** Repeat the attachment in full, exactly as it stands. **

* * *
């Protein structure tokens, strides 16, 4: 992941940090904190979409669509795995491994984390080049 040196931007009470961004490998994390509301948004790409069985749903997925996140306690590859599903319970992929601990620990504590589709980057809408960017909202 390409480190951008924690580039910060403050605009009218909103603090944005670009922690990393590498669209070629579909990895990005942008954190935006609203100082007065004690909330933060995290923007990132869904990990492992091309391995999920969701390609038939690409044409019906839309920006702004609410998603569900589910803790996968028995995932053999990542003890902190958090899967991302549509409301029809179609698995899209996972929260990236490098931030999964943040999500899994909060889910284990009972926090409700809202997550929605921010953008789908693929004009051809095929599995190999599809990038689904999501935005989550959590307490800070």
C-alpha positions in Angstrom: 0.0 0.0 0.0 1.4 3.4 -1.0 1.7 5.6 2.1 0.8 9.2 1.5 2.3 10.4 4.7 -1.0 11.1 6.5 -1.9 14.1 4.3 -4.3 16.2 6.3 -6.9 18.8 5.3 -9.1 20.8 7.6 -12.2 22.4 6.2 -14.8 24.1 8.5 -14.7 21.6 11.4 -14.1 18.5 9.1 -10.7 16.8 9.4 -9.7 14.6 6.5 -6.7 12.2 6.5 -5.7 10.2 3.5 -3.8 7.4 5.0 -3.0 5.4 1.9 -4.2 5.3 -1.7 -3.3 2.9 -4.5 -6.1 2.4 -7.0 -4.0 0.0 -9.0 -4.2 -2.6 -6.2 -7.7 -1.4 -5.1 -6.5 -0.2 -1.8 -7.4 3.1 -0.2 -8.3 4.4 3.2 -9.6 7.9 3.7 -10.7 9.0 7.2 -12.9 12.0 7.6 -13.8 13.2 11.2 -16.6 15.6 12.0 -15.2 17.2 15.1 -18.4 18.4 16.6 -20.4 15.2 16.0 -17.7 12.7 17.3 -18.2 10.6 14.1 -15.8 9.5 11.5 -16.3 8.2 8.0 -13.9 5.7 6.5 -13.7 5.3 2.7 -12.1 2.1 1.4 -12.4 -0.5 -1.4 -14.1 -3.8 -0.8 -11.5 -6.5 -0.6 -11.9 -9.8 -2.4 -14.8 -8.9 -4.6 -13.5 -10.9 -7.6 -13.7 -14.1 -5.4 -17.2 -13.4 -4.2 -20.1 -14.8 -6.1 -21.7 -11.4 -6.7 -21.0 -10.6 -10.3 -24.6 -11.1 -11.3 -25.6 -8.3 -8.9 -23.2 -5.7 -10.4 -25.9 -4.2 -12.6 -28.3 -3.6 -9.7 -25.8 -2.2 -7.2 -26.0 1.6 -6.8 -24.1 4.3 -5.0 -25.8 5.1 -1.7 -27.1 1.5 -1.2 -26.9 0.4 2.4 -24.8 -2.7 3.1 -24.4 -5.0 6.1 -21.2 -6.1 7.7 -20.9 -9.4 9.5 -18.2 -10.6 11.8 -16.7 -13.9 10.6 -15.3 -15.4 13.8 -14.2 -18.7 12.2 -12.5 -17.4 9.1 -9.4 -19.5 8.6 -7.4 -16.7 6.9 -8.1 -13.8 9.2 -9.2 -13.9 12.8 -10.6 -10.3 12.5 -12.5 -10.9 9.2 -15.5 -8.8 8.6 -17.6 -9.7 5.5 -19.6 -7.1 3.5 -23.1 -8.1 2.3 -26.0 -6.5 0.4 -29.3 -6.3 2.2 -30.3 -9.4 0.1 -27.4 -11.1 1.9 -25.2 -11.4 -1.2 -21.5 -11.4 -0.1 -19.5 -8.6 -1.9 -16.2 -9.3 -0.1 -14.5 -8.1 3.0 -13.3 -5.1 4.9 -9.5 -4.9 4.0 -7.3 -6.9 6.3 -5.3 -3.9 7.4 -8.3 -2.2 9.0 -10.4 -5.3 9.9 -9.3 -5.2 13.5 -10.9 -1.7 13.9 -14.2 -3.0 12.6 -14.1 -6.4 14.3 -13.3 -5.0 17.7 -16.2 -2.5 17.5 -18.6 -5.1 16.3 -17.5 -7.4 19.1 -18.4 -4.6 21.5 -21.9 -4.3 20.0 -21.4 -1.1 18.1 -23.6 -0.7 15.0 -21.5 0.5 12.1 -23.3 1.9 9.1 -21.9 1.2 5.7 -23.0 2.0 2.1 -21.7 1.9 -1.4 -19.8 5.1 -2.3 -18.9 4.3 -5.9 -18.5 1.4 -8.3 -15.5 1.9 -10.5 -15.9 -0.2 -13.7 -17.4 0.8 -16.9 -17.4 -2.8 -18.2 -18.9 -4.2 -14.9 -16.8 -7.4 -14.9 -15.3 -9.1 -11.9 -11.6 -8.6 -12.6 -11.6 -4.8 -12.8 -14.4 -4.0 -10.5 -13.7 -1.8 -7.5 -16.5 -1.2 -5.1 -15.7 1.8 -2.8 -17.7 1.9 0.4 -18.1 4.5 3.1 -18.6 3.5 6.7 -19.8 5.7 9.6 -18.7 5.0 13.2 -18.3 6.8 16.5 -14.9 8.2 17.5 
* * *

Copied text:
């Protein structure tokens, strides 16, 4: 992941940090904190979409669509795995491994984390080049 040196931007009470961004490998994390509301948004790409069985749903997925996140306690590859599903319970992929601990620990504590589709980057809408960017909202 390409480190951008924690580039910060403050605009009218909103603090944005670009922690990393590498669209070629579909990895990005942008954190935006609203100082007065004690909330933060995290923007990132869904990990492992091309391995999920969701390609038939690409044409019906839309920006702004609410998603569900589910803790996968028995995932053999990542003890902190958090899967991302549509409301029809179609698995899209996972929260990236490098931030999964943040999500899994909060889910284990009972926090409700809202997550929605921010953008789908693929004009051809095929599995190999599809990038689904999501935005989550959590307490800070």
C-alpha positions in Angstrom: 0.0 0.0 0.0 1.4 3.4 -1.0 1.7 5.6 2.1 0.8 9.2 1.5 2.3 10.4 4.7 -1.0 11.1 6.5 -1.9 14.1 4.3 -4.3 16.2 6.3 -6.9 18.8 5.3 -9.1 20.8 7.6 -12.2 22.4 6.2 -14.8 24.1 8.5 -14.7 21.6 11.4 -14.1 18.5 9.1 -10.7 16.8 9.4 -9.7 14.6 6.5 -6.7 12.2 6.5 -5.7 10.2 3.5 -3.8 7.4 5.0 -3.0 5.4 1.9 -4.2 5.3 -1.7 -3.3 2.9 -4.5 -6.1 2.4 -7.0 -4.0 0.0 -9.0 -4.2 -2.6 -6.2 -7.7 -1.4 -5.1 -6.5 -0.2 -1.8 -7.4 3.1 -0.2 -8.3 4.4 3.2 -9.6 7.9 3.7 -10.7 9.0 7.2 -12.9 12.0 7.6 -13.8 13.2 11.2 -16.6 15.6 12.0 -15.2 17.2 15.1 -18.4 18.4 16.6 -20.4 15.2 16.0 -17.7 12.7 17.3 -18.2 10.6 14.1 -15.8 9.5 11.5 -16.3 8.2 8.0 -13.9 5.7 6.5 -13.7 5.3 2.7 -12.1 2.1 1.4 -12.4 -0.5 -1.4 -14.1 -3.8 -0.8 -11.5 -6.5 -0.6 -11.9 -9.8 -2.4 -14.8 -8.9 -4.6 -13.5 -10.9 -7.6 -13.7 -14.1 -5.4 -17.2 -13.4 -4.2 -20.1 -14.8 -6.1 -21.7 -11.4 -6.7 -21.0 -10.6 -10.3 -24.6 -11.1 -11.3 -25.6 -8.3 -8.9 -23.2 -5.7 -10.4 -25.9 -4.2 -12.6 -28.3 -3.6 -9.7 -25.8 -2.2 -7.2 -26.0 1.6 -6.8 -24.1 4.3 -5.0 -25.8 5.1 -1.7 -27.1 1.5 -1.2 -26.9 0.4 2.4 -24.8 -2.7 3.1 -24.4 -5.0 6.1 -21.2 -6.1 7.7 -20.9 -9.4 9.5 -18.2 -10.6 11.8 -16.7 -13.9 10.6 -15.3 -15.4 13.8 -14.2 -18.7 12.2 -12.5 -17.4 9.1 -9.4 -19.5 8.6 -7.4 -16.7 6.9 -8.1 -13.8 9.2 -9.2 -13.9 12.8 -10.6 -10.3 12.5 -12.5 -10.9 9.2 -15.5 -8.8 8.6 -17.6 -9.7 5.5 -19.6 -7.1 3.5 -23.1 -8.1 2.3 -26.0 -6.5 0.4 -29.3 -6.3 2.2 -30.3 -9.4 0.1 -27.4 -11.1 1.9 -25.2 -11.4 -1.2 -21.5 -11.4 -0.1 -19.5 -8.6 -1.9 -16.2 -9.3 -0.1 -14.5 -8.1 3.0 -13.3 -5.1 4.9 -9.5 -4.9 4.0 -7.3 -6.9 6.3 -5.3 -3.9 7.4 -8.3 -2.2 9.0 -10.4 -5.3 9.9 -9.3 -5.2 13.5 -10.9 -1.7 13.9 -14.2 -3.0 12.6 -14.1 -6.4 14.3 -13.3 -5.0 17.7 -16.2 -2.5 17.5 -18.6 -5.1 16.3 -17.5 -7.4 19.1 -18.4 -4.6 21.5 -21.9 -4.3 20.0 -21.4 -1.1 18.1 -23.6 -0.7 15.0 -21.5 0.5 12.1 -23.3 1.9 9.1 -21.9 1.2 5.7 -23.0 2.0 2.1 -21.7 1.9 -1.4 -19.8 5.1 -2.3 -18.9 4.3 -5.9 -18.5 1.4 -8.3 -15.5 1.9 -10.5 -15.9 -0.2 -13.7 -17.4 0.8 -16.9 -17.4 -2.8 -18.2 -18.9 -4.2 -14.9 -16.8 -7.4 -14.9 -15.3 -9.1 -11.9 -11.6 -8.6 -12.6 -11.6 -4.8 -12.8 -14.4 -4.0 -10.5 -13.7 -1.8 -7.5 -16.5 -1.2 -5.1 -15.7 1.8 -2.8 -17.7 1.9 0.4 -18.1 4.5 3.1 -18.6 3.5 6.7 -19.8 5.7 9.6 -18.7 5.0 13.2 -18.3 6.8 16.5 -14.9 8.2 17.5 